Nearly a fifth of academics submitted to the 2014 research excellence framework were early career academics with fewer than the standard four outputs.
The figures are contained in a breakdown of submission data for the REF, published by the four UK funding councils on 13 February.
As previously announced, 155 institutions made submissions to the REF by the 29 November deadline. A total of 52,077 full-time equivalent staff were submitted, compared with 52,401 to the 2008 research assessment exercise.
The REF figure amounts to 28 per cent of the 185,585 academics who were in post in 2012-13, while those submitted to the last RAE represented 30 per cent of the 174,945 staff in post in 2007-08, according to figures from the Higher Education Statistics Agency.
The biggest decline in volume of academics submitted, 5 per cent, was to main panel D, which covers the arts and humanities. The number submitted to main panels A (biomedicine) and C (the social sciences) both fell by 3 per cent. However, submissions to main panel B, which covers the physical sciences, rose by 9 per cent.
The highest number of staff, 14,415, was submitted to main panel C. The smallest number, 10,698, was submitted to main panel D.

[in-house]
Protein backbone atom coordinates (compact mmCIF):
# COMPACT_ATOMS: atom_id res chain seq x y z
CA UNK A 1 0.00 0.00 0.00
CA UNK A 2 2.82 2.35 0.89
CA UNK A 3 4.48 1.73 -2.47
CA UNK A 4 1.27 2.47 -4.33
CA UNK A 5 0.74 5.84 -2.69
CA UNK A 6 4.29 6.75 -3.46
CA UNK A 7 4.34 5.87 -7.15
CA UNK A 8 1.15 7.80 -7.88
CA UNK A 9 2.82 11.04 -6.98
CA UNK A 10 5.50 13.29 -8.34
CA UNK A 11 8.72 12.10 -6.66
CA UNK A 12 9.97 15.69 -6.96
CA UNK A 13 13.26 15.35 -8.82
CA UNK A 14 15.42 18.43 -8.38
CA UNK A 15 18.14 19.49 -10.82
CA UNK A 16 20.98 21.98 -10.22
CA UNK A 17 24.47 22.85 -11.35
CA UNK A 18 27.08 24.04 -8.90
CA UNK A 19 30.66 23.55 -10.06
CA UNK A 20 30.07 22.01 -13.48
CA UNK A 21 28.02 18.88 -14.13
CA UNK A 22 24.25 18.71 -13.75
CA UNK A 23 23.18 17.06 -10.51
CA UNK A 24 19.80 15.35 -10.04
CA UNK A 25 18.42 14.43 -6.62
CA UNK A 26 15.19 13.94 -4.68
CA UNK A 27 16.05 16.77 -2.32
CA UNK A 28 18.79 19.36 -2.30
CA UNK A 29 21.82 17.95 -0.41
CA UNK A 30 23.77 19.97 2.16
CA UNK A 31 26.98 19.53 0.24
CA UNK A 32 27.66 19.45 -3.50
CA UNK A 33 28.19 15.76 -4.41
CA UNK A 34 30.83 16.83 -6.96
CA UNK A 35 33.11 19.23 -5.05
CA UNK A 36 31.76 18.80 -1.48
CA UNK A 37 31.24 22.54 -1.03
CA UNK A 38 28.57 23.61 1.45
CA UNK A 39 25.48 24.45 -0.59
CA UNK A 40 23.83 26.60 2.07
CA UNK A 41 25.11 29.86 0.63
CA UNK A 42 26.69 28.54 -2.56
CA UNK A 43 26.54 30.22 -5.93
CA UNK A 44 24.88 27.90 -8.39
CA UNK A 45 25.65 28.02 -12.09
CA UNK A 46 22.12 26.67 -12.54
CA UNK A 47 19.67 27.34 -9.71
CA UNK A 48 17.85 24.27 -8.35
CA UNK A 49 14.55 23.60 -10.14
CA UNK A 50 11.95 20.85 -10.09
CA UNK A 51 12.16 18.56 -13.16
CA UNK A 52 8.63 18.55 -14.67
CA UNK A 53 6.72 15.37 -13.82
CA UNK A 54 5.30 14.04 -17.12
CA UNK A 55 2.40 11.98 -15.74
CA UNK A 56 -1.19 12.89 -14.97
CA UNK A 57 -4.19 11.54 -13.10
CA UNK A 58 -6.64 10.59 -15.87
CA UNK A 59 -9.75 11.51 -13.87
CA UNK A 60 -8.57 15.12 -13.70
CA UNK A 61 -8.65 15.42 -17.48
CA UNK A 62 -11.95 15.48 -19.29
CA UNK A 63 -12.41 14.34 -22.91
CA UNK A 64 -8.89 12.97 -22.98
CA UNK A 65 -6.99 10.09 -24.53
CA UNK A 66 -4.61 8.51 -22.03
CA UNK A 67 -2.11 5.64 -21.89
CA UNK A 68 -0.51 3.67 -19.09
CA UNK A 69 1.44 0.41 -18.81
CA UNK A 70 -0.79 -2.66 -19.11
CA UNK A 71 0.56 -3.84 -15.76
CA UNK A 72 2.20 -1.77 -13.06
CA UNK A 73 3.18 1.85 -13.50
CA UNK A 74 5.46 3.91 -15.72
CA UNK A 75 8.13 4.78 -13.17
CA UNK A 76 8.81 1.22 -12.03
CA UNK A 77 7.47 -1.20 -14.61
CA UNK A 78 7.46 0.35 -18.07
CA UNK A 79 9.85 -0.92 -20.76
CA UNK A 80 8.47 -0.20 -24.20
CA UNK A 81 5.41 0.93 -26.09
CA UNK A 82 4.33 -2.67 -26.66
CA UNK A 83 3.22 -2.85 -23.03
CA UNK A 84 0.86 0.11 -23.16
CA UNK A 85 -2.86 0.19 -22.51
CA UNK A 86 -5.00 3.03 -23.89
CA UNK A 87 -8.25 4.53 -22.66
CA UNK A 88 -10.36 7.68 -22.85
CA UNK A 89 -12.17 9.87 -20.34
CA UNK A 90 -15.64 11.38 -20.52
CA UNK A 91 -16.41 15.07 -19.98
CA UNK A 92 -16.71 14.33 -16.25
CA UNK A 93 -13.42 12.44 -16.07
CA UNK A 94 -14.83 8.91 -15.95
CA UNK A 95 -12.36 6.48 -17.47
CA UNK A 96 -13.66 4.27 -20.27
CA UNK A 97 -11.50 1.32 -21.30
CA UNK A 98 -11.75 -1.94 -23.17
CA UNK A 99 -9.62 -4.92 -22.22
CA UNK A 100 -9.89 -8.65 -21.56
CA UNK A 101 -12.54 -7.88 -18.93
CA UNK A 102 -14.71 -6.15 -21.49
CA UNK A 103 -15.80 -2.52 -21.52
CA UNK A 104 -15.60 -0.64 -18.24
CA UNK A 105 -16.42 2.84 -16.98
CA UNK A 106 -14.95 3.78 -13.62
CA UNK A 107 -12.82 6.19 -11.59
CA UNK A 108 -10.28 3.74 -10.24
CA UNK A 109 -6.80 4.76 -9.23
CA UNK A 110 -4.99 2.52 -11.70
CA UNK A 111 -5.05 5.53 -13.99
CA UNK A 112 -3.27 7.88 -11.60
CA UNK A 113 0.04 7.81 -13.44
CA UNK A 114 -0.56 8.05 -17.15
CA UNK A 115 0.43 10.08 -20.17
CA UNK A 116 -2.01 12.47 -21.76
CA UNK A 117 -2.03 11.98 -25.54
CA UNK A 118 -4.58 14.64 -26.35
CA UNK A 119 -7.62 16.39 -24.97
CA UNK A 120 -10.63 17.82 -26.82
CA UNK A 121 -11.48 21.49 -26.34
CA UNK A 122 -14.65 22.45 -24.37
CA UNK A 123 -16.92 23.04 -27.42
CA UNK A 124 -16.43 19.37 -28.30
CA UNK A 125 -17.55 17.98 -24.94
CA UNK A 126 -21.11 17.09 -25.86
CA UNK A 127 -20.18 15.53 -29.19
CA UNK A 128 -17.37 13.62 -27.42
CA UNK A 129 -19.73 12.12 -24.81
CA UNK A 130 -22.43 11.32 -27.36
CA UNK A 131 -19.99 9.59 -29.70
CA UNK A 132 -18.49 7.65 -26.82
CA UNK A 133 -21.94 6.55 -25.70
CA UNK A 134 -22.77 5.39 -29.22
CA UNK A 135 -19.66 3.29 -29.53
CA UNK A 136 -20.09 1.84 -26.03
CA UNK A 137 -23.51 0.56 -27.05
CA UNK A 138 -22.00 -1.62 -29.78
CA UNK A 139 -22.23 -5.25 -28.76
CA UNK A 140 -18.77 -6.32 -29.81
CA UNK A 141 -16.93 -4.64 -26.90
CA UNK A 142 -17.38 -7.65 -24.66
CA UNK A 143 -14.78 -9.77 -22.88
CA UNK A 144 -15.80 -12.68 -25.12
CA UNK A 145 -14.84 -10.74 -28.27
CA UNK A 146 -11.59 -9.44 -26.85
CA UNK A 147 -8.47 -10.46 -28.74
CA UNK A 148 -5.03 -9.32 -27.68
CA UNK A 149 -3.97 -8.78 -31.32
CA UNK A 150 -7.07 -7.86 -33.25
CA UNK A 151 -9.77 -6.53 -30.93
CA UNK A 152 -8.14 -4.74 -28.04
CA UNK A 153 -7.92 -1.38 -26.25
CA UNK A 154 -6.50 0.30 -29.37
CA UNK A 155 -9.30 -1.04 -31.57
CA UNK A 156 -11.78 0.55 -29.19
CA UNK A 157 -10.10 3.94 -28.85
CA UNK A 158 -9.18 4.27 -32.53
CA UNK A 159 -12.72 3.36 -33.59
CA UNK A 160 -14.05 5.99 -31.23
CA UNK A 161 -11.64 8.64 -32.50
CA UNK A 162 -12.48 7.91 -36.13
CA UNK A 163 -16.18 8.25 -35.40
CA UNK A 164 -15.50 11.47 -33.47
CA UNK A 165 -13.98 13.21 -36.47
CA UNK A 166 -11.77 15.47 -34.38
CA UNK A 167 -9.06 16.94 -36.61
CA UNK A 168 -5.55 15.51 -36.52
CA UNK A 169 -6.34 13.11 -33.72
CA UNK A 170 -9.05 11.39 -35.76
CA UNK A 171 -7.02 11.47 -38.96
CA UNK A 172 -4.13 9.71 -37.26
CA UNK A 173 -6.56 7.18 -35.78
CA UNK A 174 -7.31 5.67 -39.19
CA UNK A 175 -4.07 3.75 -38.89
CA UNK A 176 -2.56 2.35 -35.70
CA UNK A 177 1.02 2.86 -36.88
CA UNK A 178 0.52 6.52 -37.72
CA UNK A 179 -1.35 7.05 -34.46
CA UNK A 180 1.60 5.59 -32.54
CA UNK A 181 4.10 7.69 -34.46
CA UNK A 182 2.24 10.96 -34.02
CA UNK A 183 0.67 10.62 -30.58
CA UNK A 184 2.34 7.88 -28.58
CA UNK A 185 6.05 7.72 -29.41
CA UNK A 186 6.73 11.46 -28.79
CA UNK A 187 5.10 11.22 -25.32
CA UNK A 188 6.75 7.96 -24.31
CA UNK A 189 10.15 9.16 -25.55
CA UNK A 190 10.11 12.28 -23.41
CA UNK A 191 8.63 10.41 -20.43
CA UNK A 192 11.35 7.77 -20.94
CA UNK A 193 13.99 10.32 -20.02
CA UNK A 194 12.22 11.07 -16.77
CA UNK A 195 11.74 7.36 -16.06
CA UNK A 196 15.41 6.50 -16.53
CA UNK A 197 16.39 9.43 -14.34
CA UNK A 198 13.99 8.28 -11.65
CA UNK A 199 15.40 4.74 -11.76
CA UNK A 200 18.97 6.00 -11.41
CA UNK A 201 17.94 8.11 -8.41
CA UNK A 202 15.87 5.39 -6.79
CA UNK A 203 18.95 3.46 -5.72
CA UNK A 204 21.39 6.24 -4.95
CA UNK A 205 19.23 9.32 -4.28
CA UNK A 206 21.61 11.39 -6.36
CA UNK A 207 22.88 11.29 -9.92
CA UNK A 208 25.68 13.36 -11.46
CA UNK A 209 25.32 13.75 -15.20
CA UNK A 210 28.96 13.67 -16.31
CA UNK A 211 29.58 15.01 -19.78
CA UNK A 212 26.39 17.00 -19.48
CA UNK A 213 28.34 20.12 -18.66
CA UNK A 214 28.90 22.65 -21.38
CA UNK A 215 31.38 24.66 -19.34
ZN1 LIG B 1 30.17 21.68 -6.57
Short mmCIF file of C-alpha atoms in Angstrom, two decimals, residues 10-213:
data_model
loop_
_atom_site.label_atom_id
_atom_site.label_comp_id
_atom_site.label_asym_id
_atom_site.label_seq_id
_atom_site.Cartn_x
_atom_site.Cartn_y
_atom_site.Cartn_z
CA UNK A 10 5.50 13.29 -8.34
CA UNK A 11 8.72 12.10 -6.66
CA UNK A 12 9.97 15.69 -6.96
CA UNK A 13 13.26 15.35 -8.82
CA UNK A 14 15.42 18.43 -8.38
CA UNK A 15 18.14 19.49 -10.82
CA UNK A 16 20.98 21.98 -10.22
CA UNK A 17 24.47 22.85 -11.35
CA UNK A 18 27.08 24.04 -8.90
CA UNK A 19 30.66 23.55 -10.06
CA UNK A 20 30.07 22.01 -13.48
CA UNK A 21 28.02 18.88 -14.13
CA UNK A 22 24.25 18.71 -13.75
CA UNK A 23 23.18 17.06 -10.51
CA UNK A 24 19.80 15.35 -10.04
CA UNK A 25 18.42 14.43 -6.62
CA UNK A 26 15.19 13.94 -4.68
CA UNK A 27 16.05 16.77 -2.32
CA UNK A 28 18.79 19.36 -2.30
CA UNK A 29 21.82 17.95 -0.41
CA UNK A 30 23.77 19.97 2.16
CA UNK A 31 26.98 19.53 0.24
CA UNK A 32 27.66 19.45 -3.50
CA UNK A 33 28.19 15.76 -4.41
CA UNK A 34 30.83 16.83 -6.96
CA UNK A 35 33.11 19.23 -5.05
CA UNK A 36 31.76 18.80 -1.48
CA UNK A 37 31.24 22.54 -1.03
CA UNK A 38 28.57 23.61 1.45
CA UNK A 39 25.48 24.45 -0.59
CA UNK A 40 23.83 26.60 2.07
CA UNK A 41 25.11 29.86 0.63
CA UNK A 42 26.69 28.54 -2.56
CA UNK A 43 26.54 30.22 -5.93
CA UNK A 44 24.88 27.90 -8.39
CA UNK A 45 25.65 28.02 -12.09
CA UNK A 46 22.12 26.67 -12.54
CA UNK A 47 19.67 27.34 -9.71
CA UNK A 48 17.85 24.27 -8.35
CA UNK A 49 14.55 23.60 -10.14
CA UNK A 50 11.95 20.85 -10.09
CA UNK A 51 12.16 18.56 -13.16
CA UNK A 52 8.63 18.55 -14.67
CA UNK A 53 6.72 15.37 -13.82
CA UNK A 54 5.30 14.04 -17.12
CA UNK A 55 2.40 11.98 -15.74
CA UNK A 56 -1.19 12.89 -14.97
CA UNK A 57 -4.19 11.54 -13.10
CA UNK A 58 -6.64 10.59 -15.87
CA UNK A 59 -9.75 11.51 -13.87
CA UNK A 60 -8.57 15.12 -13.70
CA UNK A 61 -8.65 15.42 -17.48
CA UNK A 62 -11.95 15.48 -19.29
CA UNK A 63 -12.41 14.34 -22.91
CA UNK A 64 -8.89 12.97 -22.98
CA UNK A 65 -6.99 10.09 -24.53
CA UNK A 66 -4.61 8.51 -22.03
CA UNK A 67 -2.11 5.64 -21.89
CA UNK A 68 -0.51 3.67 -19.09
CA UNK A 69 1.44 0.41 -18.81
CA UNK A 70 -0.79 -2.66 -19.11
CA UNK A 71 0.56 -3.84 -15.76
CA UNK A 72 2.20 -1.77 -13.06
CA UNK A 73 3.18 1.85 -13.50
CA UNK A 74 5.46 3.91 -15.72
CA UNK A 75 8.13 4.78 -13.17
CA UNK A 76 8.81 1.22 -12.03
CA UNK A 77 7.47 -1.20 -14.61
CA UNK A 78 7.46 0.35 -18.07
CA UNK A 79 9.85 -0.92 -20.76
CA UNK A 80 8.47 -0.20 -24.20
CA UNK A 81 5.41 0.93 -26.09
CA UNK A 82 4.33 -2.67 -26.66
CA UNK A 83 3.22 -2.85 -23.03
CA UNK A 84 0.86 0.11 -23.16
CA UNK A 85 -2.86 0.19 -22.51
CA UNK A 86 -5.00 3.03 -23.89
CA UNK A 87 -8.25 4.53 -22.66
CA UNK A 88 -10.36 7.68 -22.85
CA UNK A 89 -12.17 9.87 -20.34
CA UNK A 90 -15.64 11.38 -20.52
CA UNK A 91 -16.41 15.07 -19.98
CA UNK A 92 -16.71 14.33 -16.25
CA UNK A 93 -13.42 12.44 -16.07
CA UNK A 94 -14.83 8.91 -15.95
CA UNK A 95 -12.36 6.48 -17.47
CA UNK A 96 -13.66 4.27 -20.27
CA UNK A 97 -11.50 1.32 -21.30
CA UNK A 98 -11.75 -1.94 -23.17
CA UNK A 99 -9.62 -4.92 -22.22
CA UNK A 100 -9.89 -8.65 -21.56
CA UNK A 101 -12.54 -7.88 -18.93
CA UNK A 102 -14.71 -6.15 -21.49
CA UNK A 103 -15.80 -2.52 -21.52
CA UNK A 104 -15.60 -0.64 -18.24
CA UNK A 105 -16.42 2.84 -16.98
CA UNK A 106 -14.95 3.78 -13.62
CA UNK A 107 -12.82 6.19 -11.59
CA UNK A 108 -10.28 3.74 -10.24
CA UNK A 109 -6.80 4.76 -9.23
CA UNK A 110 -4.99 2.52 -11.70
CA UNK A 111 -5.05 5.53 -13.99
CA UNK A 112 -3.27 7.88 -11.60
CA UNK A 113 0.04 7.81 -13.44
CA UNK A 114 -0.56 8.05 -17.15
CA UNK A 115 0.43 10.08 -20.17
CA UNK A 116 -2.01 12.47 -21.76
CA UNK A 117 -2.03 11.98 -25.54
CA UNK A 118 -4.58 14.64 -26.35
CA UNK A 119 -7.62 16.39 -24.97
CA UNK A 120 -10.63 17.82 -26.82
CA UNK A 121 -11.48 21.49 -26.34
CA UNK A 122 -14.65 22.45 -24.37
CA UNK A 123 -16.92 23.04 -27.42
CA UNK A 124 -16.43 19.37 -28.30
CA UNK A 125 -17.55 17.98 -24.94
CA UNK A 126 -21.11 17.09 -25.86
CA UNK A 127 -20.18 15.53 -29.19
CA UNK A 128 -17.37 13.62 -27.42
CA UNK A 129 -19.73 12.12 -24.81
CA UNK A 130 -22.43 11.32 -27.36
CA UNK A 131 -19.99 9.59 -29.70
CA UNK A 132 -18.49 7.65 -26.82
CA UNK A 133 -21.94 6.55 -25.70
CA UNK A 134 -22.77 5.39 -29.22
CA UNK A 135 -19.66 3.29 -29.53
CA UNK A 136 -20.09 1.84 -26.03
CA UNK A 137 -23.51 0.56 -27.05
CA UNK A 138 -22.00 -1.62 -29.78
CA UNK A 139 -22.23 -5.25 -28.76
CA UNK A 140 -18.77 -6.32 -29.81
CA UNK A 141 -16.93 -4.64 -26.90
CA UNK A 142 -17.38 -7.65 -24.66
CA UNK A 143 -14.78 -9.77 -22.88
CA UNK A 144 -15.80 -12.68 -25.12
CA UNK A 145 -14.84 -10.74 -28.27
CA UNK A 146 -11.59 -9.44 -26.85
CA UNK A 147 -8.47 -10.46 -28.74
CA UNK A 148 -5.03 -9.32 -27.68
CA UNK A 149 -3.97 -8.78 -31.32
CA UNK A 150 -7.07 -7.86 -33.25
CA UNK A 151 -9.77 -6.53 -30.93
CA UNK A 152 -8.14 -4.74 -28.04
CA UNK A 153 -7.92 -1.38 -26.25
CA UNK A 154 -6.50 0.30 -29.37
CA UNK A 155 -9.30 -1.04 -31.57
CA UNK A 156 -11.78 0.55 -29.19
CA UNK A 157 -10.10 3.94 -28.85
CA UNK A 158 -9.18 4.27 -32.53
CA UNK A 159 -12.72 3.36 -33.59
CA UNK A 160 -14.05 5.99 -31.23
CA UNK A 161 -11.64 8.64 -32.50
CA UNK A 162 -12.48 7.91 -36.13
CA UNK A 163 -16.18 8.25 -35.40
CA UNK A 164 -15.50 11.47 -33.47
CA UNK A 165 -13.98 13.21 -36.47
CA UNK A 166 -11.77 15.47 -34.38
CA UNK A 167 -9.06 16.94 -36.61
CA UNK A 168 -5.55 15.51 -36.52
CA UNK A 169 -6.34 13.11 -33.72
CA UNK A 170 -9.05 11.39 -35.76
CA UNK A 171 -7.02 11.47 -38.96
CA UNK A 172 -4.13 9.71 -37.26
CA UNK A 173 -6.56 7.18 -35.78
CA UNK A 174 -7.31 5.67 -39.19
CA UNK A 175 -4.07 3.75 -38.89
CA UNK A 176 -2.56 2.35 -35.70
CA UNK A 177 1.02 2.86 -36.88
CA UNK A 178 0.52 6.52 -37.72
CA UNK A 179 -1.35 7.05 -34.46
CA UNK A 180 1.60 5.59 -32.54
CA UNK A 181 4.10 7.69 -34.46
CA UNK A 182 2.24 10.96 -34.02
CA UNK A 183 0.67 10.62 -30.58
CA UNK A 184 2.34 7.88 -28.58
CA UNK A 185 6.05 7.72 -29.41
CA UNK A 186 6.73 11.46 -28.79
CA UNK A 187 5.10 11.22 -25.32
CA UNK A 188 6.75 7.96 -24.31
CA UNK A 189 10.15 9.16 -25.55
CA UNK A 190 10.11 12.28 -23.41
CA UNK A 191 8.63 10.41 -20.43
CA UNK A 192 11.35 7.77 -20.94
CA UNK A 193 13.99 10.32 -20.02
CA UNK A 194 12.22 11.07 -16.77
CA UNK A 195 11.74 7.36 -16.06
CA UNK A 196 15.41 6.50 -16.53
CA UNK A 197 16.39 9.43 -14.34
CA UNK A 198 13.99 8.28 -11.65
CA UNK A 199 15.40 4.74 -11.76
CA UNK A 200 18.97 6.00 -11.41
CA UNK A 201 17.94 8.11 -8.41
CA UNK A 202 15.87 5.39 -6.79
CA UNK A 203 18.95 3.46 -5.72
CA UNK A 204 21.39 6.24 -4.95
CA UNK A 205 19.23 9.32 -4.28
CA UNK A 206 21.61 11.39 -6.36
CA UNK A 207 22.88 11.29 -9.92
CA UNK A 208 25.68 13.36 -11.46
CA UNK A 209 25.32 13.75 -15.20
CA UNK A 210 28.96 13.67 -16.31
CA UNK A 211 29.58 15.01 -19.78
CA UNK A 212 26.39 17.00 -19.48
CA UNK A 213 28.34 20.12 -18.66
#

Meanwhile, the total number of research “outputs” – mostly papers or monographs – submitted to the REF fell by 11 per cent, to 191,232. The largest fall, of 16 per cent, was to the biomedicine panel. Outputs to the arts and humanities panel fell by 15 per cent, those to the social sciences panel shrank by 11 per cent and those to the physical sciences panel slipped by 3 per cent.
These declines are reflected in the fact that the average number of outputs submitted per member of staff declined from 3.75 in 2008 to 3.41 in 2014. As in 2008, the lowest number of submissions per staff member (3.32) was to the arts and humanities panel, while the highest (3.53) was to the physical sciences panel.
One possible explanation for the falls could be the introduction to the REF of criteria that made it easier for staff to submit fewer than the standard four outputs owing to various “individual circumstances”, such as a period of illness or maternity leave, or having only recently begun academic careers.
In total, 16,361 of the total staff headcount of 56,089 – rather than full-time equivalents – were submitted with reduced outputs: 29 per cent of the total. Of those, 10,099 – or 18 per cent of all academics submitted – were early career researchers. Another 5 per cent of staff submitted reduced outputs, because of maternity, paternity or adoption leave.
The new element of the REF was the requirement to submit impact case studies. In total, 6,975 were submitted. In line with the volume of academics submitted, the greatest number, 2,040, were submitted to the social sciences panel.
However, main panel D (arts and humanities) received slightly more than main panel A and only slightly fewer than panel B, despite submitting substantially fewer academics. This reflects the fact that humanities departments tend to be smaller than other departments, and small departments are required to submit a proportionally higher number of case studies.
The results of the 2014 REF will be announced in December.